Dylan Larkin (Photo by Jonathan Daniel/Getty Images)
The Red Wings rookie may just be starting his NHL career, but there are some striking similarities between him and the highly venerated captain of the Chicago Blackhawks. Can Larkin become that next great two-way superstar?
The thought first came to me this fall in Traverse City. I fought it at first, because it's easy to get excited about a promising player and extrapolate just how good he could become. But as Dylan Larkin's first NHL season continues to impress, I come back to that rink in Michigan where I watched him weave magic for the Red Wings rookie team in the highly competitive tournament: Dylan Larkin looked like Jonathan Toews.
Larkin had the smarts, the incredible spacial awareness, the offensive skill and most importantly the drive to be a difference-maker. When the Wings rookies needed a boost, Larkin was often the impetus. He went from that tournament to Detroit's main camp, where he impressed enough to make the Wings as a teenager – something that hadn't happened in more than 15 years, since Jiri Fischer pulled the trick in 1999-2000.
And now he's playing on the top line with Henrik Zetterberg and Justin Abdelkader. Though he's a natural center, Larkin is currently on Zetterberg's left wing – but his own faceoff stats are decent in a small sample. What's more important right now is that Larkin is one of Detroit's top scorers without being a defensive liability. In fact, his ability to hunt pucks and stay on the right side of the action allows coach Jeff Blashill to deploy him frequently: in Thursday's 5-1 win over Arizona, only Zetterberg and Pavel Datsyuk got more ice time – and that includes every member of Detroit's defense corps.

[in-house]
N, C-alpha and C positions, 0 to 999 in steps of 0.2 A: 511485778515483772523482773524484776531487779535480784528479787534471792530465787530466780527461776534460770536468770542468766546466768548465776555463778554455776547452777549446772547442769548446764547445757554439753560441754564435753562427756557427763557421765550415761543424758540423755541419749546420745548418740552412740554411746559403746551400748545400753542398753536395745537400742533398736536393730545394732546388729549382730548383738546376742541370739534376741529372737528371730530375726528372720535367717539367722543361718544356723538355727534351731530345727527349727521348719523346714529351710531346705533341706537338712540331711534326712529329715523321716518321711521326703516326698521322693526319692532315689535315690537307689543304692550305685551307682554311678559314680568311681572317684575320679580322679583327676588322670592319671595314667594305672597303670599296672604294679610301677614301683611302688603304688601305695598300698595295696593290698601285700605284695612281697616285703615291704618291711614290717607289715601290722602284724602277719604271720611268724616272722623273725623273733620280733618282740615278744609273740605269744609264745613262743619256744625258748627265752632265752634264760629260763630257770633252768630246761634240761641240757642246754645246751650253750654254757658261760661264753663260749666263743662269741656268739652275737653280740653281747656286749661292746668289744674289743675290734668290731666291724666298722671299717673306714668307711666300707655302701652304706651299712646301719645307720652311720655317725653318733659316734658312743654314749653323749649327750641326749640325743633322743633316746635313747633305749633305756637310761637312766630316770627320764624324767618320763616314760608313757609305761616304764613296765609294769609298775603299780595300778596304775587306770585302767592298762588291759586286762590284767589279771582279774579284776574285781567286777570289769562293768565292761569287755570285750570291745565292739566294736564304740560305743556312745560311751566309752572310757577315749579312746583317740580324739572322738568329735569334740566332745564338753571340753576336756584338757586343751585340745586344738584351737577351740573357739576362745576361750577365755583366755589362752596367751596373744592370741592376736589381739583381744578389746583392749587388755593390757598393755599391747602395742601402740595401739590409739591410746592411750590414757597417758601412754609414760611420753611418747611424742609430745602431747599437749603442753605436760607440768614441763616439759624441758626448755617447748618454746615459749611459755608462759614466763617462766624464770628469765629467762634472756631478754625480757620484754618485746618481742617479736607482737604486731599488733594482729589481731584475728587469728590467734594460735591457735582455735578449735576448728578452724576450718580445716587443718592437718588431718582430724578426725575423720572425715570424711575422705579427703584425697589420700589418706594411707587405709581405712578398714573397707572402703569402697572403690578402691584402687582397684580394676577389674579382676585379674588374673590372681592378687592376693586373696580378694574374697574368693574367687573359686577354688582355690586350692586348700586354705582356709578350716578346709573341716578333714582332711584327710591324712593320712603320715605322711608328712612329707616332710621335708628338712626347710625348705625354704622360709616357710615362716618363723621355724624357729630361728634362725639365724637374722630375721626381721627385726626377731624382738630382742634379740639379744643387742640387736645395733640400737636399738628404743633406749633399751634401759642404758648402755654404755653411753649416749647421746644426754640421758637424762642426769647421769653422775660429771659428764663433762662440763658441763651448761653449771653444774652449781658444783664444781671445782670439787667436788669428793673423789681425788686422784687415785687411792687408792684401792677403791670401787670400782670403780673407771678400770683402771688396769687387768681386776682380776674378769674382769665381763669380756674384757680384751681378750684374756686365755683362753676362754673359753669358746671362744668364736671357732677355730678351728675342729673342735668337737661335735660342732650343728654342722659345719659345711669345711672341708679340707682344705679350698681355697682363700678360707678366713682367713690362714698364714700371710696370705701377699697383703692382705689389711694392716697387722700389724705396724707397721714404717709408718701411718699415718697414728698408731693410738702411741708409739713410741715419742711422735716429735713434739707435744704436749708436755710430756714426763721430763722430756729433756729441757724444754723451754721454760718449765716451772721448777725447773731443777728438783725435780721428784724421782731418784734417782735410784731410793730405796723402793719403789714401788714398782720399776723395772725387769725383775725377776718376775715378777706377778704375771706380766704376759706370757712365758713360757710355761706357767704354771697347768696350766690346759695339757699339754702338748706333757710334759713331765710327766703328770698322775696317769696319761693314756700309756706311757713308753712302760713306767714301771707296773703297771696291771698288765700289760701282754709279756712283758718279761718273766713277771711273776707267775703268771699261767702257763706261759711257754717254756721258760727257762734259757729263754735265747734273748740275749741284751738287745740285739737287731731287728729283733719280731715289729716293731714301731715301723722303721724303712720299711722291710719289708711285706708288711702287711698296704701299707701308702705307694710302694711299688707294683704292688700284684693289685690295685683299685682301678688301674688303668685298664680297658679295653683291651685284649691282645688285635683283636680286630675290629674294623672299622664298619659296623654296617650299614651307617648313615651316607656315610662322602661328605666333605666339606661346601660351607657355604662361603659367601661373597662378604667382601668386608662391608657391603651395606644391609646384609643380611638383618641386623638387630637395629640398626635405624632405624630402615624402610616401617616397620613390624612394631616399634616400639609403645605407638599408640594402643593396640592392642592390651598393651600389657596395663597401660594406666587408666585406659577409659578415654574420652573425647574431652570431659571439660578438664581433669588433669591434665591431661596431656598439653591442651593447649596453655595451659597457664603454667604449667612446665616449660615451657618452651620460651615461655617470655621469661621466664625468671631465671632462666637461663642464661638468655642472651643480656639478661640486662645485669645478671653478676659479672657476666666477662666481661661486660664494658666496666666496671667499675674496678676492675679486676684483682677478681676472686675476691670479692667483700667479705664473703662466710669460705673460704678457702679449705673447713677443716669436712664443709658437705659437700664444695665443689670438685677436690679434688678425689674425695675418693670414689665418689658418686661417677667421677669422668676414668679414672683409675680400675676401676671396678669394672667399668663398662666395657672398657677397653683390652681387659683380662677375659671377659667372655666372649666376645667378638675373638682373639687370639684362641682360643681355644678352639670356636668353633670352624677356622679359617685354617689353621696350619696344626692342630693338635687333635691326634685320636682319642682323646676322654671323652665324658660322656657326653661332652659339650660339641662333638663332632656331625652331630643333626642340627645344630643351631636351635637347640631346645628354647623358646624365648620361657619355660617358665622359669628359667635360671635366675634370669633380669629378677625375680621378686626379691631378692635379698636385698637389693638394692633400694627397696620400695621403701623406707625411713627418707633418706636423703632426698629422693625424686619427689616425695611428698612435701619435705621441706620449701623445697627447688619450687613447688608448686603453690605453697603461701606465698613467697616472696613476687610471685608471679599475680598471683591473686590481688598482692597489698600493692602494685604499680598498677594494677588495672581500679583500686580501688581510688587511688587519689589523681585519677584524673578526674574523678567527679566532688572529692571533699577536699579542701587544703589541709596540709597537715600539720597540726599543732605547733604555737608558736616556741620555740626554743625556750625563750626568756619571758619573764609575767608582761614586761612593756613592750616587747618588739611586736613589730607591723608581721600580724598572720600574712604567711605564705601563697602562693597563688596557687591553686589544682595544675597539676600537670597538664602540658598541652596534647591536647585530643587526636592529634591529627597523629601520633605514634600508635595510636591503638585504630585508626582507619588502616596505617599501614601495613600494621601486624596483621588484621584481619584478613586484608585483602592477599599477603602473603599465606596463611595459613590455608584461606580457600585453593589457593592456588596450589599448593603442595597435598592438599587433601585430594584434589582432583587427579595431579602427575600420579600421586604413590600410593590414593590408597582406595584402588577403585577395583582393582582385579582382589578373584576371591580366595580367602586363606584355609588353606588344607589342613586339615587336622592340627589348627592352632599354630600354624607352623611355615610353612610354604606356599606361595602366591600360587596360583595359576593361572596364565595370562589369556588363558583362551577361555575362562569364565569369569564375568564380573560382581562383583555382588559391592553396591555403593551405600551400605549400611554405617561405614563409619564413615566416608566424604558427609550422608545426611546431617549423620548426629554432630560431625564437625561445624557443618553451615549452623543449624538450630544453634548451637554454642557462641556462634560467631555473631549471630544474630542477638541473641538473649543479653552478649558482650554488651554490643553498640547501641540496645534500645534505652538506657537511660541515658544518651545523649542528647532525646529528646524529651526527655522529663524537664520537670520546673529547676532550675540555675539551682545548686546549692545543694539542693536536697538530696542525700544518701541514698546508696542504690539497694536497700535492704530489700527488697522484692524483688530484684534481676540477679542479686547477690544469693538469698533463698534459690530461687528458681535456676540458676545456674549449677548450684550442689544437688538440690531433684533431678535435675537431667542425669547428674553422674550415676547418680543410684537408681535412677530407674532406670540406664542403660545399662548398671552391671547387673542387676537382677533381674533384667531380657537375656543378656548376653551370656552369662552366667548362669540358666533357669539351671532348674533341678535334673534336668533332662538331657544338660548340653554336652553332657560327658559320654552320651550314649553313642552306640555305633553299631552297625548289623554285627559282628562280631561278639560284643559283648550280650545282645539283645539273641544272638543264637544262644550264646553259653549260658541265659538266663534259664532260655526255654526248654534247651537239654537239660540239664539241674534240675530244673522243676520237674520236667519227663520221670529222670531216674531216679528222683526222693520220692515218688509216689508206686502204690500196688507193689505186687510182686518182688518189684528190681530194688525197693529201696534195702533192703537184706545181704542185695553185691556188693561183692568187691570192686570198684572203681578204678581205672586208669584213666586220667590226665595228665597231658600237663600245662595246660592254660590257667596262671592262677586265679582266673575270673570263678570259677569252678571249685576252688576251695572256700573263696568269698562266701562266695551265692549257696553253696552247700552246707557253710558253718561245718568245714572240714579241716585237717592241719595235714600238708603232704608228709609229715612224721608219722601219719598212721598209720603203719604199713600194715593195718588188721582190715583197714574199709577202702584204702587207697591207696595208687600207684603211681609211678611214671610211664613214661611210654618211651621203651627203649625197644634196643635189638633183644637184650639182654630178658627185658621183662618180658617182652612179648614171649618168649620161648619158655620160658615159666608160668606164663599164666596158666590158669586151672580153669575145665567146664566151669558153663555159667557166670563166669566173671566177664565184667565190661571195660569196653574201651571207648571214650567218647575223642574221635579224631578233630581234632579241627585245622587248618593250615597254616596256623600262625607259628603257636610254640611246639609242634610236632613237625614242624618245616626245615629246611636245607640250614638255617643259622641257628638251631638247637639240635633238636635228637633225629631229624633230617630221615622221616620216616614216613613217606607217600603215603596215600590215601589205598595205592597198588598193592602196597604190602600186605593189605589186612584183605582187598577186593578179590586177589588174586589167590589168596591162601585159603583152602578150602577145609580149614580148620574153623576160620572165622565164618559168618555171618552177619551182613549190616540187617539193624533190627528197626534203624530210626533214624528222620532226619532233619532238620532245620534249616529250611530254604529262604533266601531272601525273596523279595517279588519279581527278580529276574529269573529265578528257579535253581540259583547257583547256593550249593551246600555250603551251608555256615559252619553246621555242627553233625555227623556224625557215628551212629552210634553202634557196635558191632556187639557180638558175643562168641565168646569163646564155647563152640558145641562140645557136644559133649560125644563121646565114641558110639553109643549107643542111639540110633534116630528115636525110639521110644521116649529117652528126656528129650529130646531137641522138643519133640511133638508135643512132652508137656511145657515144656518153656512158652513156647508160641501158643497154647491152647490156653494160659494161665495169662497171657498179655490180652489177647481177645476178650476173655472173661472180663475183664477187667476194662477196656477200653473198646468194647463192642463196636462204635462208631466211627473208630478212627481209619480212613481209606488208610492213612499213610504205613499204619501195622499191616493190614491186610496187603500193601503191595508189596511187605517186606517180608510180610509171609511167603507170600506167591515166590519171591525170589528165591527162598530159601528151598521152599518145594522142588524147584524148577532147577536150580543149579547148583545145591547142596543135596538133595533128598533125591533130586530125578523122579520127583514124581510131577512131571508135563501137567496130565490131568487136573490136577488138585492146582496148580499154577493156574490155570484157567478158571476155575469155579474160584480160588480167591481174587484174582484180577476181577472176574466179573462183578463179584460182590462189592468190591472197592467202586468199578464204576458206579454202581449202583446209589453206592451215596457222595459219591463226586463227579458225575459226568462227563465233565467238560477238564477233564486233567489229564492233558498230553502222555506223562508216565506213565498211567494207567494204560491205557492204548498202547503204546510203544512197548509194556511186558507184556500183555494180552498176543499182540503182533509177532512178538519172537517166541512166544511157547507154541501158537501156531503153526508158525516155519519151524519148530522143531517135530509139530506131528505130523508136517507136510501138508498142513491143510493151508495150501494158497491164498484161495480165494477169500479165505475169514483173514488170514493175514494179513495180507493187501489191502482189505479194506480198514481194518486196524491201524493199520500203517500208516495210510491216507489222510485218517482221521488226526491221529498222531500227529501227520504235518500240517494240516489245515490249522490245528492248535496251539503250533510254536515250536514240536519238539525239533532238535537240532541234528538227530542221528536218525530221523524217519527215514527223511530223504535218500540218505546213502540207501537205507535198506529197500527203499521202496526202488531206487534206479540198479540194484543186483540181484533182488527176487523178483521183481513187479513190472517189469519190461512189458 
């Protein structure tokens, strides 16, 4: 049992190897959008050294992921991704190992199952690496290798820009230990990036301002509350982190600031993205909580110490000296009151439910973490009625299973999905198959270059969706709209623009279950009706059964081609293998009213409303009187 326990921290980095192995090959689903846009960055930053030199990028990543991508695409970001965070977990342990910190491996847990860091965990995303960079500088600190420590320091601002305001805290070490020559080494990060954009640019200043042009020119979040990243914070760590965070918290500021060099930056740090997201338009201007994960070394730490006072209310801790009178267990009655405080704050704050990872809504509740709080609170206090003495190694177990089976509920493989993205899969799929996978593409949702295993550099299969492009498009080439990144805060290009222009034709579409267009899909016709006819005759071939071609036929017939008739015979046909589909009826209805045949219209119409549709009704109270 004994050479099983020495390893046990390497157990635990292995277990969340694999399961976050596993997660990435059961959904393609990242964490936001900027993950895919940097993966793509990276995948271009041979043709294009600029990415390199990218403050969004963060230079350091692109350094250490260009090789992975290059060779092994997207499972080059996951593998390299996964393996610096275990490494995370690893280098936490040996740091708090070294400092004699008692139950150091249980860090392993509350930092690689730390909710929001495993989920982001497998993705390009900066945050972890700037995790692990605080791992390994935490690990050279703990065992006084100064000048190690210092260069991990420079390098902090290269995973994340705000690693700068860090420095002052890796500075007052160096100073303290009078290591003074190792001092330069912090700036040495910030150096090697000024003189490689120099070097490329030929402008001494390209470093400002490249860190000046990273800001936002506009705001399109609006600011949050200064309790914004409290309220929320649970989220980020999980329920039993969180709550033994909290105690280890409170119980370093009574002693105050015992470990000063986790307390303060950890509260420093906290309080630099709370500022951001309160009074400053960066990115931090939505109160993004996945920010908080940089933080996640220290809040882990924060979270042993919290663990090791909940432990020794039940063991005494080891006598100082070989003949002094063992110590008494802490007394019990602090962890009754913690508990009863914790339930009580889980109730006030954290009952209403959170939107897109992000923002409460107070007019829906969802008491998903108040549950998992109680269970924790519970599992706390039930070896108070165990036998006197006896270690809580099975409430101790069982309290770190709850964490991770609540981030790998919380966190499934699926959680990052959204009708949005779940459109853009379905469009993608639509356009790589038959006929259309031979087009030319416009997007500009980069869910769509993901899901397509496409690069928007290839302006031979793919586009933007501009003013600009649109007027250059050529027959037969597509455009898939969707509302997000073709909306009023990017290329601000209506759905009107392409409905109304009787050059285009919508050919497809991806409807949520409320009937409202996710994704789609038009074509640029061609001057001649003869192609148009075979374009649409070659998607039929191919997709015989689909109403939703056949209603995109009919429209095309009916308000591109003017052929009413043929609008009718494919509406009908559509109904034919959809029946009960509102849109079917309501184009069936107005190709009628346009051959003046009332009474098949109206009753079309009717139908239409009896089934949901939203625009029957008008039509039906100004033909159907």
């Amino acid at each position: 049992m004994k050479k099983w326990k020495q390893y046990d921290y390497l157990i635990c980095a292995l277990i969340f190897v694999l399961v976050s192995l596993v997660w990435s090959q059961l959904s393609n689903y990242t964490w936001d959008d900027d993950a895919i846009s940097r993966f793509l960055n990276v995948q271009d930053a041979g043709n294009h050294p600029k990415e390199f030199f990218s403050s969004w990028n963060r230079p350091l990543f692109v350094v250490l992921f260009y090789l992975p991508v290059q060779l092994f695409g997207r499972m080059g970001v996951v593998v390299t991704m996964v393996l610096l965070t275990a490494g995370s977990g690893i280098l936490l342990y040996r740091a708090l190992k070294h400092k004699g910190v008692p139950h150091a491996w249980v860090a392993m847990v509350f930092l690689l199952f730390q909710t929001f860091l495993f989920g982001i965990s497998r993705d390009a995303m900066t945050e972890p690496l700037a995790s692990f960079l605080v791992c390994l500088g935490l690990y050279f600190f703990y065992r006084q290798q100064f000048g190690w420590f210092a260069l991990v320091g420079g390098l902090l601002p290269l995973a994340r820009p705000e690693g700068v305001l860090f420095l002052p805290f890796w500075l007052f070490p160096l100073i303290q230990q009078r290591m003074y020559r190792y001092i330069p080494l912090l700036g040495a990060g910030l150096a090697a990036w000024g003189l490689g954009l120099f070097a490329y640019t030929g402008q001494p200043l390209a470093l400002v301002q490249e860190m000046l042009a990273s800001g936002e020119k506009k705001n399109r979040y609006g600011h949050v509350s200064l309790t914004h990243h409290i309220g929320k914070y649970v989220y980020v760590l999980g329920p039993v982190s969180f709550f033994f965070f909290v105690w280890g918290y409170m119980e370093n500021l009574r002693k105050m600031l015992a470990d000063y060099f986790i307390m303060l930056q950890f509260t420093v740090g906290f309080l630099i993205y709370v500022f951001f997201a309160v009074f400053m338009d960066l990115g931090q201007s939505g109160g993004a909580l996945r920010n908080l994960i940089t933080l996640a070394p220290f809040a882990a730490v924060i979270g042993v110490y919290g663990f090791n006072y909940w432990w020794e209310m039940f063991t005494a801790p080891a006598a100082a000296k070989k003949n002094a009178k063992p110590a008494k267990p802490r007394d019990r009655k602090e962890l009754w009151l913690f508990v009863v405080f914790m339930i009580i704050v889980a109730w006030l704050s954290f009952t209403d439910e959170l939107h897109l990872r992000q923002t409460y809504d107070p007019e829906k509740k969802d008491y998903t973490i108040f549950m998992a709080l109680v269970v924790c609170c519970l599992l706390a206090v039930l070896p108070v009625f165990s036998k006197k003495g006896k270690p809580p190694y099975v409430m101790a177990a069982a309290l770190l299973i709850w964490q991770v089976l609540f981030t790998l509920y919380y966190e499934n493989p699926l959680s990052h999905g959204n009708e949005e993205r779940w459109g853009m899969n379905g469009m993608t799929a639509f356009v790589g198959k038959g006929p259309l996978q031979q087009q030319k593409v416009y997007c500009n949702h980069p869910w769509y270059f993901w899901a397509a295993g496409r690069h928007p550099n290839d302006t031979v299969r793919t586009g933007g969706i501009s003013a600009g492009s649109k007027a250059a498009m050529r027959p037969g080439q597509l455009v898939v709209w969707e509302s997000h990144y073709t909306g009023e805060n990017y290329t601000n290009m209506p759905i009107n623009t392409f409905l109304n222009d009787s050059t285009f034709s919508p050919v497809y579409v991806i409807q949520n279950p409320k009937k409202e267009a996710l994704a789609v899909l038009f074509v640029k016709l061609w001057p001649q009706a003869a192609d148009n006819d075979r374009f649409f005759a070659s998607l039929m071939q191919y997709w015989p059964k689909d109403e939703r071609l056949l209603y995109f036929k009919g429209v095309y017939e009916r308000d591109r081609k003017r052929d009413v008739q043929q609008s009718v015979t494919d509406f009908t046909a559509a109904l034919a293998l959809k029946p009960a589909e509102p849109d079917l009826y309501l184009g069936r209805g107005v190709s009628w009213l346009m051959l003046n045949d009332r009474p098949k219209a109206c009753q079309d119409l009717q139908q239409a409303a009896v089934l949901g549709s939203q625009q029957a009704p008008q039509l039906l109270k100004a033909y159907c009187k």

Did the fact Drew Miller and Teemu Pulkkinen got injured boost Larkin's ice time? A fair question. But it's telling that Blashill felt comfortable with his rookie taking on those minutes, rather than other veterans. And yes, plus-minus is an outdated stat – but Larkin still leads the league at plus-17, with names such as Jeff Carter, Evgeny Kuznetsov and Alex Ovechkin right behind him. So he's doing something right.
Getting back to the Toews comparison, the big question is whether Larkin can follow the same career path. Toews spent two years at the University of North Dakota before bursting on the scene with Chicago in 2007-08. He didn't win the Calder Trophy – it went to Hawks teammate Patrick Kane instead – but Toews was named to an All-Rookie Team that also included Carey Price and Nicklas Backstrom.
Larkin played one year of college at Michigan and his numbers were practically identical to what Toews did as a sophomore in Grand Forks (he entered UND a year early). It's still too early to call this year's Calder race, but Chicago's Artem Panarin is in the driver's seat. Arizona's Max Domi is another strong candidate, but Larkin is right up there too.
Toews put up about .84 points per game as a 19-year-old rookie, while Larkin's pace is slightly less than that at .73. But Toews' squad wasn't a playoff team just yet, while this year's Red Wings are in a good spot: Larkin's crew sits second on the Atlantic Division right now and as we've already established, the kid has been a driver for success.
Naturally, Larkin must sustain his current success to even be in the same conversation as Toews and he is only 26 games into his NHL career. But I've seen the fire and I've seen what he can accomplish. We've already had the office conversation about whether Larkin, who was picked 15th overall in 2014, should have gone first overall that year (Aaron Ekblad is the apple to his orange, since Ekblad is already a very good defenseman for Florida).
With Zetterberg and Datysuk still playing major roles in Detroit, the Red Wings once again have a great succession plan in place. Because we are just seeing the beginning of what Dylan Larkin can mean to Detroit and the NHL as a whole.